On Tuesday, our 6th grade students will take a Learning Styles assessment to see what type of learner they are. Career Cruising, a web-based career exploration site, uses three major types.
All 7th and 8th grade students should have already taken this assessment in previous years. But if your student hasn’t, I’ll catch them up when I’m teaching the Career Lessons in their classes this month.
You can see a brief description of each type below. GOC is so unique and adaptable for students with each learning style. Here are some helpful suggestions to get the most from our learning environment.
As an auditory learner, you learn best when you can hear the information such as teacher lectures and classroom discussions. You understand and remember things better if you hear them. You may understand better when you read out loud to yourself. Here are some things you can do to help you learn:
- After reading something, make a summary and say it out loud
- Use the audio function in D2L on available lessons
- Watch recordings of Learning Lab sessions (even if you were present)
- Try talking to yourself when problem solving
- You may find written assignments easier if you talk it out as you write
- Noises may be distracting to you so study in a quiet place
Since you learn best when you can hear the information, look for ways to make the information auditory by reading out loud, listening to recordings, or having people read to you. You may find it helpful to have a study partner who can ask you questions out loud.
As a visual learner, you learn best when information is presented in written form or visually through diagrams or pictures. You prefer to read rather than listen to a lecture. Here are some things you can do to help you learn:
- Use diagrams, images and pictures
- Create flash cards to study from
- Take notes or write down key words and concepts as you read lessons
- Highlight or underline important information in your notes
- Make outlines of the material that shows how the ideas and concepts are related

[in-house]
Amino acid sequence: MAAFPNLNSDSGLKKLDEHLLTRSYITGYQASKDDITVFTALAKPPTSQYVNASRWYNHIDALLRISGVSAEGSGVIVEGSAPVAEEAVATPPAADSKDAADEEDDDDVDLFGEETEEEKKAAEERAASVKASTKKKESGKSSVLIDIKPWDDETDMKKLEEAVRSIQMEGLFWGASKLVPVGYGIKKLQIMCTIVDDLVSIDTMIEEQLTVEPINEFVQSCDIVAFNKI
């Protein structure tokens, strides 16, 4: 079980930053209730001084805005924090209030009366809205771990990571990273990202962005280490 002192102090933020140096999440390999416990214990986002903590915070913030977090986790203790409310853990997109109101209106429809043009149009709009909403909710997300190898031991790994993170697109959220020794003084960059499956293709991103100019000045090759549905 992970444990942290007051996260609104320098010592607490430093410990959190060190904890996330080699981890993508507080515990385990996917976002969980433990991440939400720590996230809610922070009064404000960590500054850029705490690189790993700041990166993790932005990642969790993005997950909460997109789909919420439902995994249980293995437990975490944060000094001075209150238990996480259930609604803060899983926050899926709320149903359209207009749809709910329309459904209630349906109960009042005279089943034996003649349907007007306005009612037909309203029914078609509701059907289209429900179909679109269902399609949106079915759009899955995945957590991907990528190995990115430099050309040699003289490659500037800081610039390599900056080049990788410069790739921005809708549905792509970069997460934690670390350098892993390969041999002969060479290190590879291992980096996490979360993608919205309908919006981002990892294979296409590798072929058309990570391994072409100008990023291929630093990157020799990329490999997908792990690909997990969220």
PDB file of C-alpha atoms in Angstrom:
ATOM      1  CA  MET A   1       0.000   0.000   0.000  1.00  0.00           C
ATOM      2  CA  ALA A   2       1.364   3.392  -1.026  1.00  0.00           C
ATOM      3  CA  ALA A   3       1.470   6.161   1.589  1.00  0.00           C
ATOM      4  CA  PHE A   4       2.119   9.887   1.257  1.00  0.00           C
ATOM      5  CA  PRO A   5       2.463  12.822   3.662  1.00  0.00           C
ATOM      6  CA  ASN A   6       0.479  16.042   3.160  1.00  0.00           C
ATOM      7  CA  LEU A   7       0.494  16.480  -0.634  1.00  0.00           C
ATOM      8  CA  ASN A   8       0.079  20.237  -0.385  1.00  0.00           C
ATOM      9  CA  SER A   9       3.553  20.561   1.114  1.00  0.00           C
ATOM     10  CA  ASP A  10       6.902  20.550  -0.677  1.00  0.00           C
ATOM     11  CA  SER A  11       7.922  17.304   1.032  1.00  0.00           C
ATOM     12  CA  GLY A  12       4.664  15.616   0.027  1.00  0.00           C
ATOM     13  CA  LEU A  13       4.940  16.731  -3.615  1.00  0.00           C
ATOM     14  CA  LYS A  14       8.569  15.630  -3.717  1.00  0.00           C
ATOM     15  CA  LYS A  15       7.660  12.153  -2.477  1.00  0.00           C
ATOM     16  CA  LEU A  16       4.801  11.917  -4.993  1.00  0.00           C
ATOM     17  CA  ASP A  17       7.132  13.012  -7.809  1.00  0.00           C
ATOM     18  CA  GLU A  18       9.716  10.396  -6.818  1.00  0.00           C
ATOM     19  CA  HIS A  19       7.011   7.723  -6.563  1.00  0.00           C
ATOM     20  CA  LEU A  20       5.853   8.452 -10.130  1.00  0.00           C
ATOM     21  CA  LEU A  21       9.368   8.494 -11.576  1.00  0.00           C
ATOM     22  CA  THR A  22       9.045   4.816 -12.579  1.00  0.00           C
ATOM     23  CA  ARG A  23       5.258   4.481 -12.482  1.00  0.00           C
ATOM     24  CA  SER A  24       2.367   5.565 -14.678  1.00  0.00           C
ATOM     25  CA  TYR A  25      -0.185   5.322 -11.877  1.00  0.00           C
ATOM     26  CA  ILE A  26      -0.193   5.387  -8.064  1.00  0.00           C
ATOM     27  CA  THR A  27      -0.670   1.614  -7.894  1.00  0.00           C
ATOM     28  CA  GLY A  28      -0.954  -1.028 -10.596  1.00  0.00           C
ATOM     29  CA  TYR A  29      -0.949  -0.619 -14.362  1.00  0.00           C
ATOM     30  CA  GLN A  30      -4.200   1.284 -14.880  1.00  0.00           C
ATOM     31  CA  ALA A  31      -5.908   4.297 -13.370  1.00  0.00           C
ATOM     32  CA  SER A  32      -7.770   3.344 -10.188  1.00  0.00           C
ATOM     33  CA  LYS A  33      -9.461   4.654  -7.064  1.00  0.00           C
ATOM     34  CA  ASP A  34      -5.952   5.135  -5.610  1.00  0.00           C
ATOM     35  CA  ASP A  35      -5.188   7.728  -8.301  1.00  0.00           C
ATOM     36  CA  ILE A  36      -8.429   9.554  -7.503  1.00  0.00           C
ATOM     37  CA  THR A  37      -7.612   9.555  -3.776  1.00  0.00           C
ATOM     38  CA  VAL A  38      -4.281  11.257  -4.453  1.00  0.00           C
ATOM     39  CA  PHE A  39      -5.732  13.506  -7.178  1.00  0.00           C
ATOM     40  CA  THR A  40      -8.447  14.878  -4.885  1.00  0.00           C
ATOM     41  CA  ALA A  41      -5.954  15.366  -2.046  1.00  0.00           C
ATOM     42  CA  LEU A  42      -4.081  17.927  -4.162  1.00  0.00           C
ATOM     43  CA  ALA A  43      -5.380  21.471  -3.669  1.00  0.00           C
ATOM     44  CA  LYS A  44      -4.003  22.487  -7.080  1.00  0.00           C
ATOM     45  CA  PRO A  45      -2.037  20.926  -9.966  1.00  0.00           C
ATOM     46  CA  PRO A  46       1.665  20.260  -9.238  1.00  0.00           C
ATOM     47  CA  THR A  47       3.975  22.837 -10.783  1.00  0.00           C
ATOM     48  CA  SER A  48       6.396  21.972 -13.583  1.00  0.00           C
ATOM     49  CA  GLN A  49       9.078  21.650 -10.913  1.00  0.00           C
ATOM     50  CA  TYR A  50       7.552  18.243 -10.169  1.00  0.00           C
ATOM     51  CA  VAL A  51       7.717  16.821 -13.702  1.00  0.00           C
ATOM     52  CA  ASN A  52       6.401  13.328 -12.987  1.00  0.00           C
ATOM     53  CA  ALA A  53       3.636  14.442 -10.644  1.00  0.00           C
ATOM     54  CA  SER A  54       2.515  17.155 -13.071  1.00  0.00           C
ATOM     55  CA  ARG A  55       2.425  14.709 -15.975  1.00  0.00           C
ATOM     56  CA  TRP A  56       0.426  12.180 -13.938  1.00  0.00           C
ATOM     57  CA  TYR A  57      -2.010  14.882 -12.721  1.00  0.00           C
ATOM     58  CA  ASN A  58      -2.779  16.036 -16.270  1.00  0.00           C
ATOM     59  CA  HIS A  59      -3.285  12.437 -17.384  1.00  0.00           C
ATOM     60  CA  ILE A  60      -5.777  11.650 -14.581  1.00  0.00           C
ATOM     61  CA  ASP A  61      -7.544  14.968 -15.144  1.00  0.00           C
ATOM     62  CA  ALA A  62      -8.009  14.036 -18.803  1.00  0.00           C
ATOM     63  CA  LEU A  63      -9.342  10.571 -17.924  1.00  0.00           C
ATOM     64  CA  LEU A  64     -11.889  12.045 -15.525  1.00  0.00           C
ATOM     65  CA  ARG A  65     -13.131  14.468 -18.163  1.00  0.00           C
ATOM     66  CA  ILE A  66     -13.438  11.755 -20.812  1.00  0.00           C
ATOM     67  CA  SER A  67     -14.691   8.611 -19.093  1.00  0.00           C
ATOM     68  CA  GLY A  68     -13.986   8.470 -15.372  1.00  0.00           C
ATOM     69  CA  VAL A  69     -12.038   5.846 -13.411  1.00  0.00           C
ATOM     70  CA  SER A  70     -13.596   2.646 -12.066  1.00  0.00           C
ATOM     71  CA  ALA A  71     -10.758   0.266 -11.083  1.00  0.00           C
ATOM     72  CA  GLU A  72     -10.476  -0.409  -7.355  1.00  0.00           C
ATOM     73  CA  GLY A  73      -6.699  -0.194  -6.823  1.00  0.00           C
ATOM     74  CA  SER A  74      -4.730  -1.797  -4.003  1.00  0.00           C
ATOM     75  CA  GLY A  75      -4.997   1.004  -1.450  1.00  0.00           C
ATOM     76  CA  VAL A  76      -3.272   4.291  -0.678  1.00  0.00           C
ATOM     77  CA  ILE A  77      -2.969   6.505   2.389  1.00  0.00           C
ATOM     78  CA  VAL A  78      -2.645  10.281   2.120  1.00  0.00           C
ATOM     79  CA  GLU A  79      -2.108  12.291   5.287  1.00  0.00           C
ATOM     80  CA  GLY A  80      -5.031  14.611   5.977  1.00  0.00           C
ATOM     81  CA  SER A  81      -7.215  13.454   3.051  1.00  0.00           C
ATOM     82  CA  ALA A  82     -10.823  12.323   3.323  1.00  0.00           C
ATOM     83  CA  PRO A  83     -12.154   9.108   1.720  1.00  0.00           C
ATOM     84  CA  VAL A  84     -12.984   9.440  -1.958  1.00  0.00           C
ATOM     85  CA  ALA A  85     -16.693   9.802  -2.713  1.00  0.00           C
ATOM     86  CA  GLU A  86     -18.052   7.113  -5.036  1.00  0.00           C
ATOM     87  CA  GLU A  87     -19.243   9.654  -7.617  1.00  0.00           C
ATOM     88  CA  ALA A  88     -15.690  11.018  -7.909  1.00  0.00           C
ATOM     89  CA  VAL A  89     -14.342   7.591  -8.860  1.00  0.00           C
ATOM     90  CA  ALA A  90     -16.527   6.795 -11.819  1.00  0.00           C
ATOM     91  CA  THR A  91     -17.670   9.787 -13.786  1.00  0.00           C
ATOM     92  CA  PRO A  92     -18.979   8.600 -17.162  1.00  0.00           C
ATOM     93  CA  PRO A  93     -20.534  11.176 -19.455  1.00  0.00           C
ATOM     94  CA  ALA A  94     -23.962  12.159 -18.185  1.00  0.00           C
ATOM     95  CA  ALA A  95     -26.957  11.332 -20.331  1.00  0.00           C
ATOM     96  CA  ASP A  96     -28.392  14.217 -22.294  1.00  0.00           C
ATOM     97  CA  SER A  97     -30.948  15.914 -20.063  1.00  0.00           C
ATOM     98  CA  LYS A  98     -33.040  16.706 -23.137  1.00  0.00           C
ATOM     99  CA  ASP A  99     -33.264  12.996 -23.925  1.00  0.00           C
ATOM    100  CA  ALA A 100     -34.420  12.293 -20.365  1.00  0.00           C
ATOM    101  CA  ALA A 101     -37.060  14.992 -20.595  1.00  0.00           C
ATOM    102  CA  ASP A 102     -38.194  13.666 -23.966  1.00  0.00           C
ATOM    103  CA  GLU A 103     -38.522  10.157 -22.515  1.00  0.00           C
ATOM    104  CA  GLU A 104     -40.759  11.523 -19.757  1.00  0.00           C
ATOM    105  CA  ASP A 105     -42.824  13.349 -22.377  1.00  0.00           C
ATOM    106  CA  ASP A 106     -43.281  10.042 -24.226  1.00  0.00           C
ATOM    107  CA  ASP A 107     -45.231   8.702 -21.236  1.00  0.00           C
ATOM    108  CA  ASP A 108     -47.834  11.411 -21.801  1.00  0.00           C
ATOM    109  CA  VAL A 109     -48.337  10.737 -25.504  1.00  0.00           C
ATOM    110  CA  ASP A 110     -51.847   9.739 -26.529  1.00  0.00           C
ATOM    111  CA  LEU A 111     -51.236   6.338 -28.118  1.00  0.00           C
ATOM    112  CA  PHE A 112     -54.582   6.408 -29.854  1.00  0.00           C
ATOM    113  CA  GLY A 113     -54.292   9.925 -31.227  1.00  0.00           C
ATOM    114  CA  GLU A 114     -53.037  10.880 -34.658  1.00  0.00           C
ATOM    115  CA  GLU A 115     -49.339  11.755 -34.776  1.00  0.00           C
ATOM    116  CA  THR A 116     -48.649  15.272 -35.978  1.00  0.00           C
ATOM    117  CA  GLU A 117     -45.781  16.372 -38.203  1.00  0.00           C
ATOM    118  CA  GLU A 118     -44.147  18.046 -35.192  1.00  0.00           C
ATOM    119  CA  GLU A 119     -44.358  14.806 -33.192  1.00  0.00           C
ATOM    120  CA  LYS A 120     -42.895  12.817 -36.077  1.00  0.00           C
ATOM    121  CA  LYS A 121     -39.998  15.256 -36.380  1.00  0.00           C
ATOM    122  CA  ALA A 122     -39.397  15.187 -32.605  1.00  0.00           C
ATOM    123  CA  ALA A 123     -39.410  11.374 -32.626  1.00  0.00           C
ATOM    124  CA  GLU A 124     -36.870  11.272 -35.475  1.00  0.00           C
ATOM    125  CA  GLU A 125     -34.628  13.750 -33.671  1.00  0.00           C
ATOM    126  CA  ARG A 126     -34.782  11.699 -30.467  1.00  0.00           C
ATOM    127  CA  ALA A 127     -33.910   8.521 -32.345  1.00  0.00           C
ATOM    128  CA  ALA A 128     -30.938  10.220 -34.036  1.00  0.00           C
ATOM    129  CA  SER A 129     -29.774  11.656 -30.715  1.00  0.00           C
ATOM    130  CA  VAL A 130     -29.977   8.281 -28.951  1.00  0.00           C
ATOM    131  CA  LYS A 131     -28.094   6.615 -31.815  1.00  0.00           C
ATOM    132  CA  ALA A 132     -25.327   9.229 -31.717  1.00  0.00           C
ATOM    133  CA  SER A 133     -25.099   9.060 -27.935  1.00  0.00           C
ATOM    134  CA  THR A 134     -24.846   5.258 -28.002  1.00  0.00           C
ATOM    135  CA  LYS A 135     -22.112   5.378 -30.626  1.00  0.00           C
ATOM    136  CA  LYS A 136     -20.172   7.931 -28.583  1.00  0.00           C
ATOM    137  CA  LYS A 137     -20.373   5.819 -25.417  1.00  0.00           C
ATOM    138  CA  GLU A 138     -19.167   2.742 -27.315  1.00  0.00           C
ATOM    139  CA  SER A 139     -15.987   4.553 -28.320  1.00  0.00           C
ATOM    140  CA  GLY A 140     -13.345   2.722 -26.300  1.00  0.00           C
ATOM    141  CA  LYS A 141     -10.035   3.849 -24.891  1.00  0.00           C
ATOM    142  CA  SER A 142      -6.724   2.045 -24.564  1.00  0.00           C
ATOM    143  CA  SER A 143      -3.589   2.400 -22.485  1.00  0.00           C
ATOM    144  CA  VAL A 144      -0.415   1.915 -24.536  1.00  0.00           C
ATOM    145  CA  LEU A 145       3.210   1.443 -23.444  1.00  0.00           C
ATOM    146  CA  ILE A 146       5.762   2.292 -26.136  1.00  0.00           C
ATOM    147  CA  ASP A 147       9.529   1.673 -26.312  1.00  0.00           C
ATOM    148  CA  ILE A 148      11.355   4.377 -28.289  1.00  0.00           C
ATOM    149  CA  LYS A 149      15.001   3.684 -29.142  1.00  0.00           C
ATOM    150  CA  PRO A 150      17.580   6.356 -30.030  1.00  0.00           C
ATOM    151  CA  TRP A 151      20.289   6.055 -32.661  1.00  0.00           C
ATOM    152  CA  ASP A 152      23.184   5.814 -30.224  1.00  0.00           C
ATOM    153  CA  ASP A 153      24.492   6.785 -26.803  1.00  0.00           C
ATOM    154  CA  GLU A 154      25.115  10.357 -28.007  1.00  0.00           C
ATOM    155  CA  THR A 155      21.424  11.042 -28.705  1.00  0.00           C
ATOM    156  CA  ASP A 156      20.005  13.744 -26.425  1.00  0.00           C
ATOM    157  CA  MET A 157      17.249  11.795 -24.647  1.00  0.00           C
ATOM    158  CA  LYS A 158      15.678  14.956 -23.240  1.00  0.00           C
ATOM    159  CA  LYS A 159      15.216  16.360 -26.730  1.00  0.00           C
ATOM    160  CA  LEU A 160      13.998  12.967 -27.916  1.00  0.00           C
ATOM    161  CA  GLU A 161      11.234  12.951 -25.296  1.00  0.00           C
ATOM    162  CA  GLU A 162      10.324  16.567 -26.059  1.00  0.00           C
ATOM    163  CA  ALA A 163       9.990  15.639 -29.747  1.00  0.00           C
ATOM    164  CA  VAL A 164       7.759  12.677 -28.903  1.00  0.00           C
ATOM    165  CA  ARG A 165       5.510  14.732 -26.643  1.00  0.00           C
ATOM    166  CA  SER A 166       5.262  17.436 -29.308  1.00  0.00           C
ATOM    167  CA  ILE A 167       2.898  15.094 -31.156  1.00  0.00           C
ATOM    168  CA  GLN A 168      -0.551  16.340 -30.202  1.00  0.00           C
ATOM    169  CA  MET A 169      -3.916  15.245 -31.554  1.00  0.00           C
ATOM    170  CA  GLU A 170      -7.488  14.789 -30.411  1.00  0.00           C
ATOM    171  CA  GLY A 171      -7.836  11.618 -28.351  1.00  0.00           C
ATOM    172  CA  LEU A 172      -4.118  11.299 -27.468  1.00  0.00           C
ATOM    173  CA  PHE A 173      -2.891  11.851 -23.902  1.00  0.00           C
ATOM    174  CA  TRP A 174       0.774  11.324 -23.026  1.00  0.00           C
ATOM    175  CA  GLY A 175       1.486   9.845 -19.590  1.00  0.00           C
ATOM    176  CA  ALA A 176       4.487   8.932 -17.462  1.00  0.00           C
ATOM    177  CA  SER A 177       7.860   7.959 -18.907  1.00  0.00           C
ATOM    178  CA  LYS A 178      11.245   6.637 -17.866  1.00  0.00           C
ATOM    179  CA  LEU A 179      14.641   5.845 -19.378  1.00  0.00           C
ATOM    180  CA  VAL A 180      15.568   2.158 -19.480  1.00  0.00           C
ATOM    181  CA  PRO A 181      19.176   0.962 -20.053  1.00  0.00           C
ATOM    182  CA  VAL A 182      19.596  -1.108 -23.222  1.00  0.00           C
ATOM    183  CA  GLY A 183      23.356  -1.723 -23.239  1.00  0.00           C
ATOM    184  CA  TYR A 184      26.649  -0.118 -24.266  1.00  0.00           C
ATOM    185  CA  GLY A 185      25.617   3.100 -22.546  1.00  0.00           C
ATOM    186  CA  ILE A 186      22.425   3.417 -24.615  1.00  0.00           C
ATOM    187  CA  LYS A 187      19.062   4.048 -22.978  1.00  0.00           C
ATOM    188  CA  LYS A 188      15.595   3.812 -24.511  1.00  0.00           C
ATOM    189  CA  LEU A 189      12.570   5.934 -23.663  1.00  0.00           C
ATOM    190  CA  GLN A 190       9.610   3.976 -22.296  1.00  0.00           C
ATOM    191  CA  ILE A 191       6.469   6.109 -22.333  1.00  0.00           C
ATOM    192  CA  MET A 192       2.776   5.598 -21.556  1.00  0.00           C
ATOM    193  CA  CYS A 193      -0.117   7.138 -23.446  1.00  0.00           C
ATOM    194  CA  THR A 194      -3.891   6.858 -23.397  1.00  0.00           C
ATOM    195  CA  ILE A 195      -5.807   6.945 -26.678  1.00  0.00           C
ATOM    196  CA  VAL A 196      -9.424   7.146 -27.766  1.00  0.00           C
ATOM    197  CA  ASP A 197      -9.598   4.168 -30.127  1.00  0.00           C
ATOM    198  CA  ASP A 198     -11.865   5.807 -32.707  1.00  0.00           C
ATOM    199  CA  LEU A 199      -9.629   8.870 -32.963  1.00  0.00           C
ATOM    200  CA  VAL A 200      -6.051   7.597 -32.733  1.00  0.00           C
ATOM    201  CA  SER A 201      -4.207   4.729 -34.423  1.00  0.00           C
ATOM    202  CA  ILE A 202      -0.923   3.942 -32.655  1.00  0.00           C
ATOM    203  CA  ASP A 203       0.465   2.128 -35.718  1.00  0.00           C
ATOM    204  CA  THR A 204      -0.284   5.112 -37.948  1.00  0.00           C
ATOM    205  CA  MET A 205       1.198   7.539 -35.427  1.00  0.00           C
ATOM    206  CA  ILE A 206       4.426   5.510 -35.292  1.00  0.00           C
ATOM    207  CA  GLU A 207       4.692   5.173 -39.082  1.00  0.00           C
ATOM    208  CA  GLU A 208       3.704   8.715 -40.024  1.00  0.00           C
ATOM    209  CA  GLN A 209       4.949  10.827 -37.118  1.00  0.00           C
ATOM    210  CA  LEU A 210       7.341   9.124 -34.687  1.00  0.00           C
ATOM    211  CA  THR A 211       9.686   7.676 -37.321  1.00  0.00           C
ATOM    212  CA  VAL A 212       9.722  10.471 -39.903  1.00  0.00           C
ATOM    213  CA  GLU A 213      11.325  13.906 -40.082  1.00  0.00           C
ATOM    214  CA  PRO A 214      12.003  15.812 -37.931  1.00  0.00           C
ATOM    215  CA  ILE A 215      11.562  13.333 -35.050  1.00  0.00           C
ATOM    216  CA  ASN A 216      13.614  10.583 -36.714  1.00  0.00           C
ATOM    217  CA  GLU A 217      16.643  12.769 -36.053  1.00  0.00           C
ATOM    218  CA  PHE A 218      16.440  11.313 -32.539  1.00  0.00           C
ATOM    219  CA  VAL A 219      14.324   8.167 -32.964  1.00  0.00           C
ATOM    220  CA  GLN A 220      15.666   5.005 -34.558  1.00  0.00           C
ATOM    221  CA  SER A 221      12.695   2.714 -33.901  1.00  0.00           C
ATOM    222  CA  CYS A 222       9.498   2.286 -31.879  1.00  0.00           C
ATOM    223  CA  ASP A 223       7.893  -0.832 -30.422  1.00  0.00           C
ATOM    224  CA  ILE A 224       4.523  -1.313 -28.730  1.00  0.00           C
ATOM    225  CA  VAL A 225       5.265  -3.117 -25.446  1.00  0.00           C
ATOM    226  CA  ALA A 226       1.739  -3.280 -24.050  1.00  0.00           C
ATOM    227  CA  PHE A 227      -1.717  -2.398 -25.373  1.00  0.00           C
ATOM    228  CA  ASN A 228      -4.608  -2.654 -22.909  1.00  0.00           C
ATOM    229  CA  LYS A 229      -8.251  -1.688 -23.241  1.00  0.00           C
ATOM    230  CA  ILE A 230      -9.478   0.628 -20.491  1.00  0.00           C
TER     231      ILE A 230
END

- Try to visualize the material as you hear it spoken
Since you learn best when the information is presented visually, GOC D2l lessons fit you perfectly. You can also make information visual by taking notes and outlines or drawing diagrams and charts.
As a tactile learner, you learn best from hands-on experience where you can manipulate something in order to learn about it. The more you are able to touch and manipulate the information the easier it will be for you to learn. You learn by doing so you tend to learn better when some type of physical activity is involved. Here are some things you can do to help you learn:
- Think through a problem while doing something physical like shooting a basketball, walking, or sitting on a yoga ball
- Make diagrams, notes, and flash cards as a way of being physical with the information
- Participate in Learning Labs on campus and Rich Experiences
- Vary your study location during the day
- Rewrite your notes or type them on the computer
- Actively work the information you are learning by making models or doing demonstrations and practice assignments
- Use role playing to practice skills or act out what you are learning
- Take short breaks for physical activity when studying
Since you learn best by doing, look for ways to be active with the information you are trying to learn by using the information in some way to incorporate movement. You may find it helpful to act out material with a study partner, go on field trips or visit museums and science centers. And definitely come to Learning Labs!
You and your student can logon to your student’s account and learn more about their learning style and career interest. In general, the login info is Username: gc-student ID; Password: S6-digit DOB (ex. if you were born February 9th in 1998 you would put S020998 as your password).
The Career Cruising site is packed with tons of information about careers. We’ll do various activities in class, but students are also encouraged to explore on their own
Career Cruising also has a helpful video for parents on how students and parents can use the site:
Have an awesome weekend!